SEE: Windows 10: The smart person's guide (TechRepublic)

ReadyBoost

As I've mentioned, the Windows operating system will always make use of virtual memory, no matter how much physical RAM is installed in the system. I've also told you that one of the enhancements in SuperFetch is that it retrieves prefetched data from the virtual memory page file to physical memory as soon as possible to ensure the continuity of the performance enhancement. However, because the page file exists on the hard disk, which is less responsive than physical memory, SuperFetch is still going to be hindered by the time that it takes the hard disk to respond to its retrieval operation.

To improve SuperFetch's retrieval operation, Microsoft took advantage of the fact that large capacity USB flash drives were widely available, relatively inexpensive, and very efficient—not as efficient as physical memory, but much faster than a hard disk.

ReadyBoost creates cache file on the USB flash drive that SuperFetch uses to store copies of its map files and application profiles - it also stores the same data on the hard disk. That way, if you remove the USB flash drive from your computer, SuperFetch can still function - it just gets the data from the hard disk.

While SuperFetch made dramatic improvements to the system, there's a catch: it only uses the ReadyBoost cache to retrieve non-sequentially stored data. If the data is stored sequentially, SuperFetch retrieves the data from the hard disk cache. The reason for this is that hard disks are faster than flash drives during sequential reads, but flash drives are faster during non-sequential reads. More specifically, when it comes to reading non-sequential data, the physical movement of the hard disk read/write heads adds latency to the read operation.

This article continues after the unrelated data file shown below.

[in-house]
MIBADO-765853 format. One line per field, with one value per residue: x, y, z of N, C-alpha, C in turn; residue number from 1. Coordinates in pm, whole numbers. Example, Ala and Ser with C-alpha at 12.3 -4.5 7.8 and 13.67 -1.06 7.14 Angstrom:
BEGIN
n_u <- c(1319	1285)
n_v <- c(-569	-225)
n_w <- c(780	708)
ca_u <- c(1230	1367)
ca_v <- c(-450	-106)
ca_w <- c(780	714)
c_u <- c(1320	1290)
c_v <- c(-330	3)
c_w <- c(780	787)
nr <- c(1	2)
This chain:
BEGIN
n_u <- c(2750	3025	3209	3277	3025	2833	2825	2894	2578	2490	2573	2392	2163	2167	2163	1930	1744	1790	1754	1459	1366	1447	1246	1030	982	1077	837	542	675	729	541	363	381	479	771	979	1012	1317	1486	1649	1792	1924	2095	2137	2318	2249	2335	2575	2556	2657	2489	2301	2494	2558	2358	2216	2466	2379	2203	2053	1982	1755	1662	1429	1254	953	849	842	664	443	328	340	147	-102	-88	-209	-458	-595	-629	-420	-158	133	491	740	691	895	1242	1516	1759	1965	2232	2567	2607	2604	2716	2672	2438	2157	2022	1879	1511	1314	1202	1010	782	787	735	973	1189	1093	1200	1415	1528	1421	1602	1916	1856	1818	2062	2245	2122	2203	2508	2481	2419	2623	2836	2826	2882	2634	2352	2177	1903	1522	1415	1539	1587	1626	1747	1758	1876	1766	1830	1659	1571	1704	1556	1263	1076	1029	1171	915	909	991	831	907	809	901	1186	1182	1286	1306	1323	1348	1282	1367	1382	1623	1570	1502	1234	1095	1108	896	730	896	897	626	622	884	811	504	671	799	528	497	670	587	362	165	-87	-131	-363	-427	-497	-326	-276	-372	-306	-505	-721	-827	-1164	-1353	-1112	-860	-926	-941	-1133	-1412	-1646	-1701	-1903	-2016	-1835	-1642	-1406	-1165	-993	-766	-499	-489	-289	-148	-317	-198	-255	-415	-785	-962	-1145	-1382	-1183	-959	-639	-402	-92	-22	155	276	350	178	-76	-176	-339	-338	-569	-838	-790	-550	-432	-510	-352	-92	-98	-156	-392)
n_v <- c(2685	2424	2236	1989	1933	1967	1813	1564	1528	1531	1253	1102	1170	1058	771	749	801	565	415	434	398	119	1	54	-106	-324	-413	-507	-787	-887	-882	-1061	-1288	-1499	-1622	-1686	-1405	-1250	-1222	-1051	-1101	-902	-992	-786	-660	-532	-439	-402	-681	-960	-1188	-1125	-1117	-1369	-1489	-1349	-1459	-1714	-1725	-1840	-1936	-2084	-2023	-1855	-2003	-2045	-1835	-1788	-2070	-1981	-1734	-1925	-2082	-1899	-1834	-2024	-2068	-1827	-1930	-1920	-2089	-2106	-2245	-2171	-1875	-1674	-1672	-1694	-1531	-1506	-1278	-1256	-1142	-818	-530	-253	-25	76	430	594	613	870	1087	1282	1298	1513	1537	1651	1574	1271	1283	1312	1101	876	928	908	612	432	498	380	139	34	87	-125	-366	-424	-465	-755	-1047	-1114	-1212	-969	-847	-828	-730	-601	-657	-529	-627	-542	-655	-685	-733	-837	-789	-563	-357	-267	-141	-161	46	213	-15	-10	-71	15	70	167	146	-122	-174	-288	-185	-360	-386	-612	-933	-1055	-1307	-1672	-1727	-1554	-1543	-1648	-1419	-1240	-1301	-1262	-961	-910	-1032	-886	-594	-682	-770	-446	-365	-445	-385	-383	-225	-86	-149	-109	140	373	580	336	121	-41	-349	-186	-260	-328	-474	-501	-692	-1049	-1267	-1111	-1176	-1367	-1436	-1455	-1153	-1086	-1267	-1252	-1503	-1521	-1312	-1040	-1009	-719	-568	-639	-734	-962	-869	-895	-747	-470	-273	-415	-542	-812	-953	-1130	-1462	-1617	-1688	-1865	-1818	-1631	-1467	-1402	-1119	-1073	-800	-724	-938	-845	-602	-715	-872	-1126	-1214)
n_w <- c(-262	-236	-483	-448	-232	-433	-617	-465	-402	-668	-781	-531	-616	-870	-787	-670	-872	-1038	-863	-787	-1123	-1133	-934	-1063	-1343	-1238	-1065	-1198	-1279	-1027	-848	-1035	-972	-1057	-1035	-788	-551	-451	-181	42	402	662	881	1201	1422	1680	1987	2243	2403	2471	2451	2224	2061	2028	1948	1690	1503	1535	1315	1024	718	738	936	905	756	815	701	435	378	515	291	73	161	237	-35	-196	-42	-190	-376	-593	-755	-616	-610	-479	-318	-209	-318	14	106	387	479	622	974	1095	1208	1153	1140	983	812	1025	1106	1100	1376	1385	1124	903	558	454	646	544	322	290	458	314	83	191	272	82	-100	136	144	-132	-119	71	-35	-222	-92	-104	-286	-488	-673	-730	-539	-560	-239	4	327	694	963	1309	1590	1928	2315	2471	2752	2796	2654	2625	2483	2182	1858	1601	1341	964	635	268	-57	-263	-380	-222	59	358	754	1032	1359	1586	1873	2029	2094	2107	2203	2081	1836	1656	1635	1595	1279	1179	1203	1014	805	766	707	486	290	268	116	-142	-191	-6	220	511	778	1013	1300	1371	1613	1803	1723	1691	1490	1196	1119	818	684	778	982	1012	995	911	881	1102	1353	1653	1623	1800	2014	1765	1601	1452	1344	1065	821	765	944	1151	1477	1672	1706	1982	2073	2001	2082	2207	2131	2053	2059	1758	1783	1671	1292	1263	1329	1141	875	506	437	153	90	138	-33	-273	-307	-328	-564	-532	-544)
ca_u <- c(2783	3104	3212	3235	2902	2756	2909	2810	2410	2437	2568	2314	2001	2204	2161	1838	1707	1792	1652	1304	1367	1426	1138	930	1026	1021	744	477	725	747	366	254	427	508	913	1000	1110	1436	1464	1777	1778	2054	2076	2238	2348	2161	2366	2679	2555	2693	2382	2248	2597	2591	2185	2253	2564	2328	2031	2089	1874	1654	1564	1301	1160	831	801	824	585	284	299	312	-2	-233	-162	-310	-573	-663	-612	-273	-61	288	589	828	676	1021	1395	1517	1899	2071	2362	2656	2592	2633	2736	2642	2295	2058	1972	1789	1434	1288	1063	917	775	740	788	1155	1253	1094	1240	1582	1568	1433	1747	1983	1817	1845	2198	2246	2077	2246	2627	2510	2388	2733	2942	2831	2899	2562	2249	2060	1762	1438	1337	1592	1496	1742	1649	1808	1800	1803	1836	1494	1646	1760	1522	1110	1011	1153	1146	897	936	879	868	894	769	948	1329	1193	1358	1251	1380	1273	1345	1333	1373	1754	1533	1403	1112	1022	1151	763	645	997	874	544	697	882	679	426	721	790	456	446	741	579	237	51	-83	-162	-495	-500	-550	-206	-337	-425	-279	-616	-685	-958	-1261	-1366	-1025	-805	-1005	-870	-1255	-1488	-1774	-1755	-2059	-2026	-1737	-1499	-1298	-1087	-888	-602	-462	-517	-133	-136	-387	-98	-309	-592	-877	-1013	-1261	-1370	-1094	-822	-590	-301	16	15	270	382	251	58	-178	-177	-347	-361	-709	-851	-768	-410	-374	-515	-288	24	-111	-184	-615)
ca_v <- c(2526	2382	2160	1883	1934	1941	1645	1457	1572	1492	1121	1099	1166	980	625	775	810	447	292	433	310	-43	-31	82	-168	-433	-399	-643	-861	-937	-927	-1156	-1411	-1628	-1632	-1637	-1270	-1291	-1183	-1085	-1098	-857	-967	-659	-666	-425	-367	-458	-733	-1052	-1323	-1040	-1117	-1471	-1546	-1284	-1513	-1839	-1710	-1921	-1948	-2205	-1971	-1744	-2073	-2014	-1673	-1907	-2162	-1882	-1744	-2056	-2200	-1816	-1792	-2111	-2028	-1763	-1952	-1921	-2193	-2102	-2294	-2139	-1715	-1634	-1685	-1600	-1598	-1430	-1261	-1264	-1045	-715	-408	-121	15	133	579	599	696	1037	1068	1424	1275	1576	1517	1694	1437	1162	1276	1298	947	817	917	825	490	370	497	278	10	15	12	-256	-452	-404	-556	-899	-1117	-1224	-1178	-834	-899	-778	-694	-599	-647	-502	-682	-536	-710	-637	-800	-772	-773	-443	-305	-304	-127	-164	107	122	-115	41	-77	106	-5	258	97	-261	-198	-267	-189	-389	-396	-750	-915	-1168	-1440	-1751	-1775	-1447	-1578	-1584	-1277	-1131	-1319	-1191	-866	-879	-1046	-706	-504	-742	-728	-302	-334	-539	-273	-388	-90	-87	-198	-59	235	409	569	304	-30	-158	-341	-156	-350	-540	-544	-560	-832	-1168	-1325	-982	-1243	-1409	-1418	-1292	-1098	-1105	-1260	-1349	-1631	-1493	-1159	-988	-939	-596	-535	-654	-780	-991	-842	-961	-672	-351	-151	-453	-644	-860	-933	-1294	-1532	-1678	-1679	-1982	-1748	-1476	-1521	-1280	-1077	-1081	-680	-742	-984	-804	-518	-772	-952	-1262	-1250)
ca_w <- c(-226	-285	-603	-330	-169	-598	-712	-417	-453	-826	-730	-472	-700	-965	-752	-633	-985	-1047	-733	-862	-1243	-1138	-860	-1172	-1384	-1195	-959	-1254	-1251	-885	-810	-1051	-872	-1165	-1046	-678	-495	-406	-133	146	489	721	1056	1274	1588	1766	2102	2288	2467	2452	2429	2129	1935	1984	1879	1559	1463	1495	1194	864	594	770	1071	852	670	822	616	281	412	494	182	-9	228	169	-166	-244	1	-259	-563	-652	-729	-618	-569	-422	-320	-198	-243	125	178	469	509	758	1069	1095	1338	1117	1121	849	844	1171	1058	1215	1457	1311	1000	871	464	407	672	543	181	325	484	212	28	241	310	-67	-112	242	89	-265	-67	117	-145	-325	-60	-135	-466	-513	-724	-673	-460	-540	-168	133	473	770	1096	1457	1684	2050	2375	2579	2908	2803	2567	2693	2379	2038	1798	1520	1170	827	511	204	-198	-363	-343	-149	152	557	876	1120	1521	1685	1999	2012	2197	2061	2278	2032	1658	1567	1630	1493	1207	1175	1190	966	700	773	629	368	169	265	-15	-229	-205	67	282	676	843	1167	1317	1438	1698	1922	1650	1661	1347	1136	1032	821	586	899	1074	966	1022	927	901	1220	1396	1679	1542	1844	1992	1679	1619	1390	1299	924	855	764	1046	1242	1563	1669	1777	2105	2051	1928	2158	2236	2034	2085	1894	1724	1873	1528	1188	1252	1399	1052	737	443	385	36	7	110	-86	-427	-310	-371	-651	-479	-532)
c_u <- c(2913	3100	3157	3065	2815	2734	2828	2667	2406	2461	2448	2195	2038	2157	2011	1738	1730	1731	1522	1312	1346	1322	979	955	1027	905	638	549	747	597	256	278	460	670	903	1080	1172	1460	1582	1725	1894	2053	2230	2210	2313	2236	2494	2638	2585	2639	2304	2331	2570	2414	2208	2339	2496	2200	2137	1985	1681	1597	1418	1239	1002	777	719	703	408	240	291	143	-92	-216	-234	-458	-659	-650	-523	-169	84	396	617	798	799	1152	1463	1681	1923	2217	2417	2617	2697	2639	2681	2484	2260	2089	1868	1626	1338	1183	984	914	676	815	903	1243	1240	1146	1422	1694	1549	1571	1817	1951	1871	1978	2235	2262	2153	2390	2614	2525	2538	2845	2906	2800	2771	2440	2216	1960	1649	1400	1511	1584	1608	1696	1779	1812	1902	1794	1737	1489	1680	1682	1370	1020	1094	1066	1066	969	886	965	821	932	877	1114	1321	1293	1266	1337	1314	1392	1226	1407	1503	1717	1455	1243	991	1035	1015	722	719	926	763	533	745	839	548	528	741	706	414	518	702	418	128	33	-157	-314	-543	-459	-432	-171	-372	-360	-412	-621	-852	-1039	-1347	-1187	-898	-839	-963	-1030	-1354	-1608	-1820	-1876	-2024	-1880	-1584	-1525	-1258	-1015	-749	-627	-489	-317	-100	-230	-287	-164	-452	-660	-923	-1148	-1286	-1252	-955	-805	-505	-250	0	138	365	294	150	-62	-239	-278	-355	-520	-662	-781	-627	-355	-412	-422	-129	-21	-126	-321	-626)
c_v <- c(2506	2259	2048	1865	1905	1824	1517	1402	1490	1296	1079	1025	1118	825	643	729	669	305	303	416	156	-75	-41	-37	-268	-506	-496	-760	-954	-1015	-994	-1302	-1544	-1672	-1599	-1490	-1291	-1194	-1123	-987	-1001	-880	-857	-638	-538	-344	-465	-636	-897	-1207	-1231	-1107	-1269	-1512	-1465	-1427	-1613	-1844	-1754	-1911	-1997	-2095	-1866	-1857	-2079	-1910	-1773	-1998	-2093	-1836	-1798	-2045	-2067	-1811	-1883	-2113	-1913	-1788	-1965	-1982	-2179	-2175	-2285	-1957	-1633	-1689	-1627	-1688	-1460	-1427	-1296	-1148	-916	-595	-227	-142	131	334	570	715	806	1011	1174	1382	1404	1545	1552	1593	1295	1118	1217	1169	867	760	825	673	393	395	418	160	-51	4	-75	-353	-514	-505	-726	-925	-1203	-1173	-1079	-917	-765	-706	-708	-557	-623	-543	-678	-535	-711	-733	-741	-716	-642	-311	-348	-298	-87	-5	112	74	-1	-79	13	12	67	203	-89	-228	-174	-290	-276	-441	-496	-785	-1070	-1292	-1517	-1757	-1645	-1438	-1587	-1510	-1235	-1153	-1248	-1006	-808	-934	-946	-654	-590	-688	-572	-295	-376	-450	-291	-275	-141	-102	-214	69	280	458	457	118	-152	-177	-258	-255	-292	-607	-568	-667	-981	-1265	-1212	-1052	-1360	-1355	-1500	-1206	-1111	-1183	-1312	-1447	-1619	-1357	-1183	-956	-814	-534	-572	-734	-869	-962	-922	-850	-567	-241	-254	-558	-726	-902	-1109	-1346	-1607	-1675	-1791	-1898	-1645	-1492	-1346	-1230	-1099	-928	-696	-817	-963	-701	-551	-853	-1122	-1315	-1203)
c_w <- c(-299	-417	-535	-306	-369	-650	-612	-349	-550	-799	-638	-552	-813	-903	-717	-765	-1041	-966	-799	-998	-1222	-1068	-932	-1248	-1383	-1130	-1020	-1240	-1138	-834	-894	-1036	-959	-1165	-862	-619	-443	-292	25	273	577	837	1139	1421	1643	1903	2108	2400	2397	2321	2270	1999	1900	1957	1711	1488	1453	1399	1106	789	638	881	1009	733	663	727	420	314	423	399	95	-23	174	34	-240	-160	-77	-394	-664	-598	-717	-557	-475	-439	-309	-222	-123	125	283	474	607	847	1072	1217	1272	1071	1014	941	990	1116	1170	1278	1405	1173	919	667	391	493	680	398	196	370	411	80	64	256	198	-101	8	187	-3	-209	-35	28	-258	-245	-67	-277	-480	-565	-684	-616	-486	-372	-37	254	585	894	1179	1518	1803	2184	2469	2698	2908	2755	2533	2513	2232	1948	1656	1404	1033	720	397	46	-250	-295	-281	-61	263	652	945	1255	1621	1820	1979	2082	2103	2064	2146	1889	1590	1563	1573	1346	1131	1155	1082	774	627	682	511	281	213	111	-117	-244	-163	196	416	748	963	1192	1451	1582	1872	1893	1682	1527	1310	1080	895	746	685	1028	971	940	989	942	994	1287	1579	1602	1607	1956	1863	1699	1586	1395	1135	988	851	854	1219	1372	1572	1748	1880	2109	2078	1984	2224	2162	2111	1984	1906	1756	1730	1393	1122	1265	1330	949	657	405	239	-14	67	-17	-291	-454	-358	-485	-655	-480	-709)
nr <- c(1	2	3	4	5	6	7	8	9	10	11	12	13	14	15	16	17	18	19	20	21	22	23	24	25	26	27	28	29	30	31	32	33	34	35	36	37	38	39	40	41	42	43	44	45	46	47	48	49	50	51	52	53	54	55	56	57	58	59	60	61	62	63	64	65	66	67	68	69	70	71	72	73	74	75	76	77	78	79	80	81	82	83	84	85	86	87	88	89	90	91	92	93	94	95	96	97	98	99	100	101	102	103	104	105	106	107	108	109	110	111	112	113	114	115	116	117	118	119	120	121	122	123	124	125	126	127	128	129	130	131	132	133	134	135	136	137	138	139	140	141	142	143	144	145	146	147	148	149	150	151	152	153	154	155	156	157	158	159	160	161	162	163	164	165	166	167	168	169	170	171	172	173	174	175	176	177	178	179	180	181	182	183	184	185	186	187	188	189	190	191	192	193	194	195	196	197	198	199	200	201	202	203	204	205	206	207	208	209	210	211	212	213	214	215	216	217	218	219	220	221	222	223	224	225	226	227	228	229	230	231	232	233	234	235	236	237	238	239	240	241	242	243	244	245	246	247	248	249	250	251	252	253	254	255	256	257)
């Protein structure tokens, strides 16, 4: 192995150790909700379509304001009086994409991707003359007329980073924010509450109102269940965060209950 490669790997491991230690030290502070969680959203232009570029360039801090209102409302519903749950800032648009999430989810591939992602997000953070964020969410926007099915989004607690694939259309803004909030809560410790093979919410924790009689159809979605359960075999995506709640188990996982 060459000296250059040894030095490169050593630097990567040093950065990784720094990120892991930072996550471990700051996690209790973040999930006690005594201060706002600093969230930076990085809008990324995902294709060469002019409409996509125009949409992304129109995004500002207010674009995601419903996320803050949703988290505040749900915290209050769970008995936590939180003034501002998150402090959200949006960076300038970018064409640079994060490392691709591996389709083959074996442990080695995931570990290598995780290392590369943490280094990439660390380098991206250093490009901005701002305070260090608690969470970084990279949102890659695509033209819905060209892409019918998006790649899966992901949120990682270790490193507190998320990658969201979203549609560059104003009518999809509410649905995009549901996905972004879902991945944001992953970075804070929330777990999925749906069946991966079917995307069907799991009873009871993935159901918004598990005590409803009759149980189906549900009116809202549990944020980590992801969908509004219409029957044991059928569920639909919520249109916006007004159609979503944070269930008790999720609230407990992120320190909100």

Memory compression

Now that you have an inkling of how Windows memory management features have evolved over time, you'll be able to get a better feel for how memory compression works and why it provides better results than its predecessors. Here's how it works:

As you use your computer, the memory manager monitors the applications that you load. When the amount of memory in use by all the running processes reaches a certain percentage of the amount of RAM available in the system, the operating system will begin compressing pages of memory so that they take up space. Once compressed, the memory manger moves pages into another part of memory called the compression store. When a running process needs to access the memory that has exists in the compression store, the operating system locates the page and decompresses it. Since the data is never written to the hard disk and in fact never leaves memory, the whole swapping process is very fast and efficient.

Not only is the process fast, but the space-saving aspect of the compression is considerable. In fact, pages of memory are compressed to about 30% of their original size. This means that the process will essentially return 70% of the previously used space to be used by other applications.